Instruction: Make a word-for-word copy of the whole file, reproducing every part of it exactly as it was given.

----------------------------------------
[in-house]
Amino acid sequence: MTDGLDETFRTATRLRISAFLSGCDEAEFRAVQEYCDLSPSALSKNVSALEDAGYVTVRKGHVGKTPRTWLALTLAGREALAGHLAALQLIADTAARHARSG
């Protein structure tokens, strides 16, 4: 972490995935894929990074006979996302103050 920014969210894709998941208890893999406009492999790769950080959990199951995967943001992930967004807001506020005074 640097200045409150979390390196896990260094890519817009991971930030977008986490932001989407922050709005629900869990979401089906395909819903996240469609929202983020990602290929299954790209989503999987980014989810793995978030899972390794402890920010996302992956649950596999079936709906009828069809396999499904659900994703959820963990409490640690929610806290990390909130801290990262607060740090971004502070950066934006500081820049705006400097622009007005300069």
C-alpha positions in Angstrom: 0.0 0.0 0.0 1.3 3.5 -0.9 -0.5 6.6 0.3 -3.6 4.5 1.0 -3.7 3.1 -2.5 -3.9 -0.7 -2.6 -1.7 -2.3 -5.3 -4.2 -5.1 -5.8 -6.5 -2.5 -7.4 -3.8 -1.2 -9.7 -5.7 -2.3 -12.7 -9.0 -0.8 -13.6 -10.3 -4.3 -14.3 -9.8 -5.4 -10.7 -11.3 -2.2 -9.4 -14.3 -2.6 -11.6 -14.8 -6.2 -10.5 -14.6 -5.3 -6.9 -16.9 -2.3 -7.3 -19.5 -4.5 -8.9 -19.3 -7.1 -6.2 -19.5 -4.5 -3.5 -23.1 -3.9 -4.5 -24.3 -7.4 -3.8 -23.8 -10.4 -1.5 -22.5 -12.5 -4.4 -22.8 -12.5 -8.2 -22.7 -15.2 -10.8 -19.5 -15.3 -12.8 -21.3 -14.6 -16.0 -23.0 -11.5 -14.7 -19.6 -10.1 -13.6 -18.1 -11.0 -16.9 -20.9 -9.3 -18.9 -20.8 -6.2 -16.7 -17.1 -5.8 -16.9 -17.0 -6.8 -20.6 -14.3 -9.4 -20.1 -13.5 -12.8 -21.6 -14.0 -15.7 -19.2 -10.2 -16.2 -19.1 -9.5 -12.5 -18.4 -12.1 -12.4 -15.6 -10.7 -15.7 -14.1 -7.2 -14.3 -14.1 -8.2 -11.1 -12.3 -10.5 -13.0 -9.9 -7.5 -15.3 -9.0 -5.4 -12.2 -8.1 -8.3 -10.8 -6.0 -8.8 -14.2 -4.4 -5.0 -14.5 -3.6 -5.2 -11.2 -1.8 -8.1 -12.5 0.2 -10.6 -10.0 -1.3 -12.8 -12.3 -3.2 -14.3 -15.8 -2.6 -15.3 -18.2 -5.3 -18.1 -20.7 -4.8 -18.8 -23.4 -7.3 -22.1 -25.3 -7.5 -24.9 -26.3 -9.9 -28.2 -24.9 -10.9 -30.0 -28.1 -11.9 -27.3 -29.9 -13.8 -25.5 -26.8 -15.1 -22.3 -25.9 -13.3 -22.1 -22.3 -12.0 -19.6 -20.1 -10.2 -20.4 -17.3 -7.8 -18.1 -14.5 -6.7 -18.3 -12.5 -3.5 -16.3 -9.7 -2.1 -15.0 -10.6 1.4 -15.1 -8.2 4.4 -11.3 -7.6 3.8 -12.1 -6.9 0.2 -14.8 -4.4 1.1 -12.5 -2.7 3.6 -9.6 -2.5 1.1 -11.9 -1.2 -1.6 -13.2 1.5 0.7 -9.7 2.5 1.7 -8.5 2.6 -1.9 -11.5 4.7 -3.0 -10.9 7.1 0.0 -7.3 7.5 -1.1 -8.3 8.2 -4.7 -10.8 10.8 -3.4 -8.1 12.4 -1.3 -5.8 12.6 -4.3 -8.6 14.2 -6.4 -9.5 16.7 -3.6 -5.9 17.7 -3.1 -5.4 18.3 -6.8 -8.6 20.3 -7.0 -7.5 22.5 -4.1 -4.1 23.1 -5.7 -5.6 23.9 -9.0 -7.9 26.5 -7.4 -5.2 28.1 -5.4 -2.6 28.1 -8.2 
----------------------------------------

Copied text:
[in-house]
Amino acid sequence: MTDGLDETFRTATRLRISAFLSGCDEAEFRAVQEYCDLSPSALSKNVSALEDAGYVTVRKGHVGKTPRTWLALTLAGREALAGHLAALQLIADTAARHARSG
């Protein structure tokens, strides 16, 4: 972490995935894929990074006979996302103050 920014969210894709998941208890893999406009492999790769950080959990199951995967943001992930967004807001506020005074 640097200045409150979390390196896990260094890519817009991971930030977008986490932001989407922050709005629900869990979401089906395909819903996240469609929202983020990602290929299954790209989503999987980014989810793995978030899972390794402890920010996302992956649950596999079936709906009828069809396999499904659900994703959820963990409490640690929610806290990390909130801290990262607060740090971004502070950066934006500081820049705006400097622009007005300069």
C-alpha positions in Angstrom: 0.0 0.0 0.0 1.3 3.5 -0.9 -0.5 6.6 0.3 -3.6 4.5 1.0 -3.7 3.1 -2.5 -3.9 -0.7 -2.6 -1.7 -2.3 -5.3 -4.2 -5.1 -5.8 -6.5 -2.5 -7.4 -3.8 -1.2 -9.7 -5.7 -2.3 -12.7 -9.0 -0.8 -13.6 -10.3 -4.3 -14.3 -9.8 -5.4 -10.7 -11.3 -2.2 -9.4 -14.3 -2.6 -11.6 -14.8 -6.2 -10.5 -14.6 -5.3 -6.9 -16.9 -2.3 -7.3 -19.5 -4.5 -8.9 -19.3 -7.1 -6.2 -19.5 -4.5 -3.5 -23.1 -3.9 -4.5 -24.3 -7.4 -3.8 -23.8 -10.4 -1.5 -22.5 -12.5 -4.4 -22.8 -12.5 -8.2 -22.7 -15.2 -10.8 -19.5 -15.3 -12.8 -21.3 -14.6 -16.0 -23.0 -11.5 -14.7 -19.6 -10.1 -13.6 -18.1 -11.0 -16.9 -20.9 -9.3 -18.9 -20.8 -6.2 -16.7 -17.1 -5.8 -16.9 -17.0 -6.8 -20.6 -14.3 -9.4 -20.1 -13.5 -12.8 -21.6 -14.0 -15.7 -19.2 -10.2 -16.2 -19.1 -9.5 -12.5 -18.4 -12.1 -12.4 -15.6 -10.7 -15.7 -14.1 -7.2 -14.3 -14.1 -8.2 -11.1 -12.3 -10.5 -13.0 -9.9 -7.5 -15.3 -9.0 -5.4 -12.2 -8.1 -8.3 -10.8 -6.0 -8.8 -14.2 -4.4 -5.0 -14.5 -3.6 -5.2 -11.2 -1.8 -8.1 -12.5 0.2 -10.6 -10.0 -1.3 -12.8 -12.3 -3.2 -14.3 -15.8 -2.6 -15.3 -18.2 -5.3 -18.1 -20.7 -4.8 -18.8 -23.4 -7.3 -22.1 -25.3 -7.5 -24.9 -26.3 -9.9 -28.2 -24.9 -10.9 -30.0 -28.1 -11.9 -27.3 -29.9 -13.8 -25.5 -26.8 -15.1 -22.3 -25.9 -13.3 -22.1 -22.3 -12.0 -19.6 -20.1 -10.2 -20.4 -17.3 -7.8 -18.1 -14.5 -6.7 -18.3 -12.5 -3.5 -16.3 -9.7 -2.1 -15.0 -10.6 1.4 -15.1 -8.2 4.4 -11.3 -7.6 3.8 -12.1 -6.9 0.2 -14.8 -4.4 1.1 -12.5 -2.7 3.6 -9.6 -2.5 1.1 -11.9 -1.2 -1.6 -13.2 1.5 0.7 -9.7 2.5 1.7 -8.5 2.6 -1.9 -11.5 4.7 -3.0 -10.9 7.1 0.0 -7.3 7.5 -1.1 -8.3 8.2 -4.7 -10.8 10.8 -3.4 -8.1 12.4 -1.3 -5.8 12.6 -4.3 -8.6 14.2 -6.4 -9.5 16.7 -3.6 -5.9 17.7 -3.1 -5.4 18.3 -6.8 -8.6 20.3 -7.0 -7.5 22.5 -4.1 -4.1 23.1 -5.7 -5.6 23.9 -9.0 -7.9 26.5 -7.4 -5.2 28.1 -5.4 -2.6 28.1 -8.2 